The twisted self
Feelings as truth. Sex as destiny. The new cultural orthodoxy and how we got here
Full access isn’t far.
We can’t release more of our sound journalism without a subscription, but we can make it easy for you to come aboard.
Get started for as low as $3.99 per month.
Current WORLD subscribers can log in to access content. Just go to "SIGN IN" at the top right.LET'S GO
Already a member? Sign in.
MANY OF US ARE FAMILIAR WITH BOOKS AND MOVIES in which plots revolve around characters who find themselves trapped in worlds where nothing works in quite the way they expect. Whether it is Alice wandering through Wonderland or Keanu Reeves trapped in the Matrix, they feel disoriented, confused, and anxious. And that is the way many people feel today in our world, where everything that seemed certain only the day before yesterday—the definition of marriage or the meaning of the word woman, for example—seem now to be in a state of flux.
To understand this chaos, some historical reflection is necessary. Take, for example, the observation of Christian ethicist Oliver O’Donovan on the abortion debates of the 1970s. He noted that he and other pro-life advocates had made a fundamental mistake: They did not anticipate that the weakest argument of the abortion lobby would ultimately prove to be its strongest and most persuasive: that the baby in the womb is merely part of the woman’s body. Everyone, whether pro-life or pro-abortion, knows that isn’t the case. That’s why wombs and their contents arouse so much passion on both sides of the debate. Why then did this obviously weak argument triumph? The answer, according to O’Donovan, was that it appealed to the deepest intuitions of modern men and women who think of themselves as free and autonomous—who conceive of life’s purpose as attaining personal psychological happiness, a sense of inner well-being. In short, modern men and women got behind the argument that would give them what they wanted anyway—personal peace and contentment.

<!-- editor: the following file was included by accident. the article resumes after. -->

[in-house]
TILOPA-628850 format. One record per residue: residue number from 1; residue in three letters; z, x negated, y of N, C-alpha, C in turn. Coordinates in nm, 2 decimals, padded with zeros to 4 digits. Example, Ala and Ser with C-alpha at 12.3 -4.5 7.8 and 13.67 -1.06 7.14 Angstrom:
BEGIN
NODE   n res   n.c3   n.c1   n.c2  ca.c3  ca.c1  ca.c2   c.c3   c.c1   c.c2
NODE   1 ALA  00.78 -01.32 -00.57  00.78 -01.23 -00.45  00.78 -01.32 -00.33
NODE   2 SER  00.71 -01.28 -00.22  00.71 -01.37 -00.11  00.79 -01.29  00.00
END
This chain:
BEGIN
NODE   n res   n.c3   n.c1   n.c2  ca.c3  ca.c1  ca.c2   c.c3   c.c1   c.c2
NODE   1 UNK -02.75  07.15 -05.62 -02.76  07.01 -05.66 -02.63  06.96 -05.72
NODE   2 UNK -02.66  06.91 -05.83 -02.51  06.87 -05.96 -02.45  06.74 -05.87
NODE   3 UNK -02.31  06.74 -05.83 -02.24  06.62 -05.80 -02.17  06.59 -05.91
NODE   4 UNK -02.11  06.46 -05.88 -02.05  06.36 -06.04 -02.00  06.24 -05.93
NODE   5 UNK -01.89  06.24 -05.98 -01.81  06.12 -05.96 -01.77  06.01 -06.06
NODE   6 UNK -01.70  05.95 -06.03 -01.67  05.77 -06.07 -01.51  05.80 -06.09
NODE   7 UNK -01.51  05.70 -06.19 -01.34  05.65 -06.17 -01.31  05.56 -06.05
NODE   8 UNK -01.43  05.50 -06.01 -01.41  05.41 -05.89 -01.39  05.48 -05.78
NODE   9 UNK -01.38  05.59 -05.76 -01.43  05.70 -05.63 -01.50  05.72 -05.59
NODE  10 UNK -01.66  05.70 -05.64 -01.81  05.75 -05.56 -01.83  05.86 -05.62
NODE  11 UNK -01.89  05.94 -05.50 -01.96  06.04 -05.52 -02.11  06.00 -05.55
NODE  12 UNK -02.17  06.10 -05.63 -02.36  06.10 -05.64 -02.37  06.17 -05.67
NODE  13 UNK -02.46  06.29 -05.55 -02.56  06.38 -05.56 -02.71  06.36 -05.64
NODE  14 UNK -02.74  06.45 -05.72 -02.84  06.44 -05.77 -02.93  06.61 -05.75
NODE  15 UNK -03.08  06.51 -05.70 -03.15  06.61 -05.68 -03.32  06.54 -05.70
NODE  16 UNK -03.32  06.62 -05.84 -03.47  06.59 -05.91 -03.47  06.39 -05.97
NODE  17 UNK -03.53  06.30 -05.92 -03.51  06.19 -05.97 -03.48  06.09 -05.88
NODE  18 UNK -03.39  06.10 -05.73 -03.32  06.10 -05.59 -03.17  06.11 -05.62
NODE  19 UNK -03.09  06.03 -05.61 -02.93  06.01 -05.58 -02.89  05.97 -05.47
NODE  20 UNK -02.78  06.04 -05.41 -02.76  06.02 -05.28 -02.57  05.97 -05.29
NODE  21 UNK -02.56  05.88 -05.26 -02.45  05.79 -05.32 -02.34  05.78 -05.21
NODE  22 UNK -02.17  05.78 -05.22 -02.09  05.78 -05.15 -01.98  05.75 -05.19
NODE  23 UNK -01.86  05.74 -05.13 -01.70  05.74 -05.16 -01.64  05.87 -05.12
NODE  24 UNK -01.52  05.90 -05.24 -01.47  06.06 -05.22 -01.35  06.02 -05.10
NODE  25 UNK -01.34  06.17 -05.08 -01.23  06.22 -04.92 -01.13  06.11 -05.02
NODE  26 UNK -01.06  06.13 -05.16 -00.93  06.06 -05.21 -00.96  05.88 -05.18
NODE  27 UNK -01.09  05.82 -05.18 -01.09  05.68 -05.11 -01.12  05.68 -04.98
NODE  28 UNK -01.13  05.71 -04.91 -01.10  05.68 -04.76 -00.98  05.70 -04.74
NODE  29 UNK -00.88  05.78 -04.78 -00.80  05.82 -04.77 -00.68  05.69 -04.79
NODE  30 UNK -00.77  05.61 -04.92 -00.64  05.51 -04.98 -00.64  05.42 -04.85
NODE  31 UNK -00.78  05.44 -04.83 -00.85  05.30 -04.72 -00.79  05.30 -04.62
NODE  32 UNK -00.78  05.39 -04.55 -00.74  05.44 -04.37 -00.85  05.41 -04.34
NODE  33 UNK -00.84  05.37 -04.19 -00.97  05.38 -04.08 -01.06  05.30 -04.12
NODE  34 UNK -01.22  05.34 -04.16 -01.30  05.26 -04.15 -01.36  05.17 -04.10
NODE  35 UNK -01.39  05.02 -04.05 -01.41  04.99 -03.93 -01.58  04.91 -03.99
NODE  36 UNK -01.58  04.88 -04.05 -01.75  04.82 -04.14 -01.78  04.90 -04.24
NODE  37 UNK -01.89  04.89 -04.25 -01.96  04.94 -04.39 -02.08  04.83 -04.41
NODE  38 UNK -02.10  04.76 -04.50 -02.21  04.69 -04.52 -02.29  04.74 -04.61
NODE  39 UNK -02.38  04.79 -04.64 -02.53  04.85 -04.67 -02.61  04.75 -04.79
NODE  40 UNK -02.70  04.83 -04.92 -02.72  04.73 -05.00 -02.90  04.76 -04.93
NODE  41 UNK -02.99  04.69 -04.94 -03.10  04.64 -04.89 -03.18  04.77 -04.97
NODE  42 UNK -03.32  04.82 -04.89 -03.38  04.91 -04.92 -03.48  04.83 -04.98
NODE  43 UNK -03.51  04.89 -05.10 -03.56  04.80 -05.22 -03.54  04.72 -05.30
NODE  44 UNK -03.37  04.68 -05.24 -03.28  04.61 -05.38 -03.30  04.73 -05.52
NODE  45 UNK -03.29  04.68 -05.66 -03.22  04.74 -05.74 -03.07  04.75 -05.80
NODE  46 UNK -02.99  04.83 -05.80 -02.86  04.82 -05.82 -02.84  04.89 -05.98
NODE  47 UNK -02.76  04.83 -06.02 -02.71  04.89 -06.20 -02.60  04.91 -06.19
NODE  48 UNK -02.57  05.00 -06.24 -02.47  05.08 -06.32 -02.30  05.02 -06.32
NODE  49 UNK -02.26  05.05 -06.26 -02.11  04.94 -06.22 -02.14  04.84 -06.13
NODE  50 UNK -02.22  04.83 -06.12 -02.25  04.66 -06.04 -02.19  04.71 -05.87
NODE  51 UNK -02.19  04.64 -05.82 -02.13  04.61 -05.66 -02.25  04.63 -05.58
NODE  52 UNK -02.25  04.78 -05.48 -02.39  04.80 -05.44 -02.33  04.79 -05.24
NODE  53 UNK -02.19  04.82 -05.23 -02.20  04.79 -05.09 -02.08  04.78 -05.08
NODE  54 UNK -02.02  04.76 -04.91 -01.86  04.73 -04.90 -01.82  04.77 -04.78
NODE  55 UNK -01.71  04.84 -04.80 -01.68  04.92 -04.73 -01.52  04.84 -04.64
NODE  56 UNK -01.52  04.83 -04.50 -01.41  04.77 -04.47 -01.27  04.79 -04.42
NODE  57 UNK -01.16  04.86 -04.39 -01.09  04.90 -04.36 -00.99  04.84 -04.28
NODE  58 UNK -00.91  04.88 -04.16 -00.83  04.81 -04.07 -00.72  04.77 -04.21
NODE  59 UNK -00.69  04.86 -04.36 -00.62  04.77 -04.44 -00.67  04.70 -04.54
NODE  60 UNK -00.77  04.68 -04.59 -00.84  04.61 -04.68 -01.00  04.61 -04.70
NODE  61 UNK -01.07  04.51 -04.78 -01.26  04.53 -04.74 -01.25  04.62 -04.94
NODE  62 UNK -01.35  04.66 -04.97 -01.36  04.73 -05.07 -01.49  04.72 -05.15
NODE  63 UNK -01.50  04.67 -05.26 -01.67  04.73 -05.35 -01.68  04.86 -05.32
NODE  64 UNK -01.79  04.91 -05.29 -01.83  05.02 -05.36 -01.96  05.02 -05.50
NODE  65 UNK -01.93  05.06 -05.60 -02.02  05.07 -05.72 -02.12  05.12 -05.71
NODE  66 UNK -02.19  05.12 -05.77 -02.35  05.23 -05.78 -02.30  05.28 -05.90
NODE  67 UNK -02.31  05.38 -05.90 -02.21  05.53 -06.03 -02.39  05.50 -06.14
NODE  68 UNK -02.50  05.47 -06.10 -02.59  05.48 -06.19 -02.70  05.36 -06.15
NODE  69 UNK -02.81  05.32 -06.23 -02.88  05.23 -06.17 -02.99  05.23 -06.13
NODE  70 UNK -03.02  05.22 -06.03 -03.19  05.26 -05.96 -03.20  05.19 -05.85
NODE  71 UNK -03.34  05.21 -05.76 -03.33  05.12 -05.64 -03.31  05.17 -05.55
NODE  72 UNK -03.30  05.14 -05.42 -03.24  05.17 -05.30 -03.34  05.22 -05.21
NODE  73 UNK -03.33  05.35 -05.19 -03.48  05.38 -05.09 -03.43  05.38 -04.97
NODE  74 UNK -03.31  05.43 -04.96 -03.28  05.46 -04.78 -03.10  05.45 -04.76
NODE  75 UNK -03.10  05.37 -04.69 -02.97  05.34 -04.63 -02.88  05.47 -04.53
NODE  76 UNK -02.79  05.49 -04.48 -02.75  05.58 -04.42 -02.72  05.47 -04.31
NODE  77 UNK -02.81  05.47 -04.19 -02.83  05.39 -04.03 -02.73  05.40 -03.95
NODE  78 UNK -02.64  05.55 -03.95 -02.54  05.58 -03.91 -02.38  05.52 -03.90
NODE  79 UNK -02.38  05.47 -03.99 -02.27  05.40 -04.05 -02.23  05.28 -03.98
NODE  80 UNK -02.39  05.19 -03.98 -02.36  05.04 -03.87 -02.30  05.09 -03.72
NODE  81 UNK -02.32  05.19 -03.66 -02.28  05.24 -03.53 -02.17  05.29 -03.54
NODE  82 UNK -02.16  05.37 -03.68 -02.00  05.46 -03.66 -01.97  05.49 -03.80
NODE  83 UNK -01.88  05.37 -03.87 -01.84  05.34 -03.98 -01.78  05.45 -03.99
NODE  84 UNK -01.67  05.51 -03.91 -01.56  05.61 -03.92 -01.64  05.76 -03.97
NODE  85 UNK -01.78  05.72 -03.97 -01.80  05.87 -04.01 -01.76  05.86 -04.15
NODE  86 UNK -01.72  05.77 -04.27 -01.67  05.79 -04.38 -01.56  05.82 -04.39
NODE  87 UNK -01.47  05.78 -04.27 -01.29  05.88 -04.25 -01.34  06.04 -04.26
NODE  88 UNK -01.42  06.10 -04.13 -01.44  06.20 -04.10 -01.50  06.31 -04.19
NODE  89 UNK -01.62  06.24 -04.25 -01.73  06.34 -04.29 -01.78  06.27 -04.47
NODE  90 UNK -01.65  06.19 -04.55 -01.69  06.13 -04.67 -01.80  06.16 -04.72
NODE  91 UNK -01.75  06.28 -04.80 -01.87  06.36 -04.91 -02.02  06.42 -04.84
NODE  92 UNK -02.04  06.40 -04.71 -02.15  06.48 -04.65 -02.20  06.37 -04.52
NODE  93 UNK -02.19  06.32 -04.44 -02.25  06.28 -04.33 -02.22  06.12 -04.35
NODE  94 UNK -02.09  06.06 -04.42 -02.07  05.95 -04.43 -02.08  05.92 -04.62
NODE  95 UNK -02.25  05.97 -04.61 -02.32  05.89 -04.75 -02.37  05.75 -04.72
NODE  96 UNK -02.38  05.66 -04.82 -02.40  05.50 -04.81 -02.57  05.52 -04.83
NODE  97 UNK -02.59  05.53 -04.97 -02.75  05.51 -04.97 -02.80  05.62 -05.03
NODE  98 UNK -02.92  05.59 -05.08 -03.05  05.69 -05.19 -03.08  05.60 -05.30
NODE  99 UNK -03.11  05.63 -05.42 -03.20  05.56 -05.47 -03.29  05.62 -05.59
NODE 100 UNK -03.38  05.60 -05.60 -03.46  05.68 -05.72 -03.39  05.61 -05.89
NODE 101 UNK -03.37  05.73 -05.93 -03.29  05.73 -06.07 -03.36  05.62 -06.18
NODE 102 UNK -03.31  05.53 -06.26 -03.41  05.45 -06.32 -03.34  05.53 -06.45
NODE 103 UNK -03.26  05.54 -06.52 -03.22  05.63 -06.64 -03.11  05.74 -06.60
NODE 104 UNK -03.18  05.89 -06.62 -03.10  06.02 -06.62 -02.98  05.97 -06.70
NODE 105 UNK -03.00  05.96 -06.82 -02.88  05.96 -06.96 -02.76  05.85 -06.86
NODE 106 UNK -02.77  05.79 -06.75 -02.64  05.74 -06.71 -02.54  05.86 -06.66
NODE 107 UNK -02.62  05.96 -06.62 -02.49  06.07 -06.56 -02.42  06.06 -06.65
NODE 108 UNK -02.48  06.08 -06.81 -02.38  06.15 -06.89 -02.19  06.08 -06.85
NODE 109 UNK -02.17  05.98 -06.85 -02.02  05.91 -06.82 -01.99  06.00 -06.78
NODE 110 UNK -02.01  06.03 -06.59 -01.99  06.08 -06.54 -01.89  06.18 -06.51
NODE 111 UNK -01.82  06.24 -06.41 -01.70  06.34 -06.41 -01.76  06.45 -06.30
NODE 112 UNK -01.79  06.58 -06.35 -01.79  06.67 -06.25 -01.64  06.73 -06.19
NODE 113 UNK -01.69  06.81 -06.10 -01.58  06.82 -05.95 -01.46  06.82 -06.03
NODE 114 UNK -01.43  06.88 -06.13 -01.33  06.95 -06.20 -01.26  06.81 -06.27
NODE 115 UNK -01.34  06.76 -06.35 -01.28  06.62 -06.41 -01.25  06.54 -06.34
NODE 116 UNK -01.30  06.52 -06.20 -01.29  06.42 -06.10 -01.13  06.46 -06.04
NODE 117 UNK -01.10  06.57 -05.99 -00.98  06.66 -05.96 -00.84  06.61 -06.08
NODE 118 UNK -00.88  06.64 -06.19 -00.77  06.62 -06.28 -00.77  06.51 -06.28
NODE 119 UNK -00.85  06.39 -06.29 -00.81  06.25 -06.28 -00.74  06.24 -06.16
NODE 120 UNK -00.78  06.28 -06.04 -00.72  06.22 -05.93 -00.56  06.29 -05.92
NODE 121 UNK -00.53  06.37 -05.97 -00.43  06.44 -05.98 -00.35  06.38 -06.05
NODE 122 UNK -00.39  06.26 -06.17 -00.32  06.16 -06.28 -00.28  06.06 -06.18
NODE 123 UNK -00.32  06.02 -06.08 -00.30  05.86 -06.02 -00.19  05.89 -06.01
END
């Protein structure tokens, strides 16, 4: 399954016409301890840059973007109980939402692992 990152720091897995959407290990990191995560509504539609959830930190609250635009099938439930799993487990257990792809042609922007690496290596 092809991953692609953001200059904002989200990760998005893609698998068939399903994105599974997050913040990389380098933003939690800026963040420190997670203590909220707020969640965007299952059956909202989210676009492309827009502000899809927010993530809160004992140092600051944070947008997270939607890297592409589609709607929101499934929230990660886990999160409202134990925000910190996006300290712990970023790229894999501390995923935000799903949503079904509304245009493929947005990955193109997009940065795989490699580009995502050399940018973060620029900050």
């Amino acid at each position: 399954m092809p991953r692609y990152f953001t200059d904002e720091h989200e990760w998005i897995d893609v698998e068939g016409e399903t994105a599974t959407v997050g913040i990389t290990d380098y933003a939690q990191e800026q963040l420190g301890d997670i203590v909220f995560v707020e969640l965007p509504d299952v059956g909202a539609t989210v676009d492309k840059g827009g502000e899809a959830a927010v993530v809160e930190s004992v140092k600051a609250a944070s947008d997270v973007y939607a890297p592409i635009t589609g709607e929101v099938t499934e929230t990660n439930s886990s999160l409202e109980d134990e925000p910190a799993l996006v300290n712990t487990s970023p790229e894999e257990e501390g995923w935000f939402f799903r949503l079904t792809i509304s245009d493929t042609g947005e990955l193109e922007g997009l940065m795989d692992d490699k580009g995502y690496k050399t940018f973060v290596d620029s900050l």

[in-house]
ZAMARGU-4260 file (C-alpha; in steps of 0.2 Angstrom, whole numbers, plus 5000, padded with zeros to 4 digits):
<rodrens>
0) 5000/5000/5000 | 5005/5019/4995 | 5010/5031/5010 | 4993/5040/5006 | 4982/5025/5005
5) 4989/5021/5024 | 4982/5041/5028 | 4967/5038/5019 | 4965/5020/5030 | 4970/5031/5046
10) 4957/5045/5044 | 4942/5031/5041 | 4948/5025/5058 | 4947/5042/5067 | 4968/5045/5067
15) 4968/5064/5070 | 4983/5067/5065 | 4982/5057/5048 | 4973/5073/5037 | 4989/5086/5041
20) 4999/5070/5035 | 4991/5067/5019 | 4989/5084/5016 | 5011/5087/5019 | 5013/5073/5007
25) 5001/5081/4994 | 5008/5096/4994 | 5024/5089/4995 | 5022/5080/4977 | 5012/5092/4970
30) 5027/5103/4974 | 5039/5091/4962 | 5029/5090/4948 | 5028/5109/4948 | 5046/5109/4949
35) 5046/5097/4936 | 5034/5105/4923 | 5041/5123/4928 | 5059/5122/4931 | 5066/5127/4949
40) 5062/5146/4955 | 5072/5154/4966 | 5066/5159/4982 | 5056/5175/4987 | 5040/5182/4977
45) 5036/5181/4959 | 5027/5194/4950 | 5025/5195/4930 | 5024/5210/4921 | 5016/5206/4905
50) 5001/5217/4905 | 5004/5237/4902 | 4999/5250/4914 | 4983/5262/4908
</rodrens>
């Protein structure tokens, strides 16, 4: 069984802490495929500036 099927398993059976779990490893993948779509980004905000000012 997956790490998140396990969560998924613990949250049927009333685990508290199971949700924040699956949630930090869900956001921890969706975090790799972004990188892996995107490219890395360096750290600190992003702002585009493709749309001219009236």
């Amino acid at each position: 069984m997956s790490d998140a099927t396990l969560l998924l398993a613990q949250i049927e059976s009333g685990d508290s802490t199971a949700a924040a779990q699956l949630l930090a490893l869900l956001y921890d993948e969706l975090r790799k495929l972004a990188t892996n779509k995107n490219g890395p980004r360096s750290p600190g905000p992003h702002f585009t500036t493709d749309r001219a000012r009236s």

Decades on from O’Donovan’s reflections, it is more clear than ever that this intuitive understanding of what it means to be human has empowered far more than just the rhetorical arguments of the abortion lobby. Take the transgender issue, for example. Until recently, most people would have scoffed at a man who claimed he is really a woman trapped in the wrong body. And they would have dismissed as nonsense any suggestion that the term gender could have meaning apart from bodily sex. Now such statements and ideas are standard fare in our culture, from sitcoms to human resources departments to elementary schools.
And not only is transgenderism deemed merely plausible in our world, it’s become a requirement of the new cultural orthodoxy. An article of faith. So much so that critics of trans ideology, such as author J.K. Rowling, are being digitally drawn and quartered.
All of this indicates that, if we wish to understand the real nature of the remarkable changes that are fracturing our society, we must set them within the broader context of how people think or imagine themselves to be. In the abortion debate, O’Donovan pointed not to the importance of arguments per se, but of the broader moral imagination that made certain arguments—even very weak ones—rhetorically powerful.
How have we become a society where we think of ourselves as autonomous? Where our emotions and inner feelings determine who we think we are? Where personal, individual, psychological happiness has become a basic criterion for deciding what is and is not moral—and even what’s real?
How we got here
There is no single, simple answer to these questions as a variety of factors have all played a critical role. There is an intellectual narrative involving key thinkers whose ideas have shaped the view of reality. The play-thing of educational elites, this narrative has trickled down through media and entertainment and into our streets. Meanwhile, technological developments have not simply changed how we behave, but have reshaped how we think about and relate to the world around us. Then there is the rise of a politics predicated on new and often volatile identities: gender, race, and sexuality. No longer just a clash of worldviews, this politics poses a fundamental challenge to the very coherence of our society. And all of these connect to basic transformations of the nature and purpose of the institutions that define our culture.
Many thinkers have helped shape the modern mindset. One particularly influential example: Jean-Jacques Rousseau, the 18th-century Genevan philosopher. Few may read Rousseau today, but he is still casts a long shadow as arguably one of the key sources for child-centered educational theories. Rousseau’s statement that “Man is born free and everywhere is in chains” might well serve as the most concise summary of the modern myth of what it means to be a human being.
Rousseau believed that human beings are born in a fundamentally pristine state. Indeed, despite his protestations to the contrary, his own autobiography, Confessions, reads in part as a response to the great author of a book with the same title: Augustine. Augustine may have thought we human beings are born depraved, but Rousseau disagreed. For him, we emerge from the womb naturally empathetic and moral. It is only the demands of polite society that pervert us, encouraging us to be selfish in our dealings with others and to advance our status by conforming to the expectations society places on us. It is society that has morally ruined us.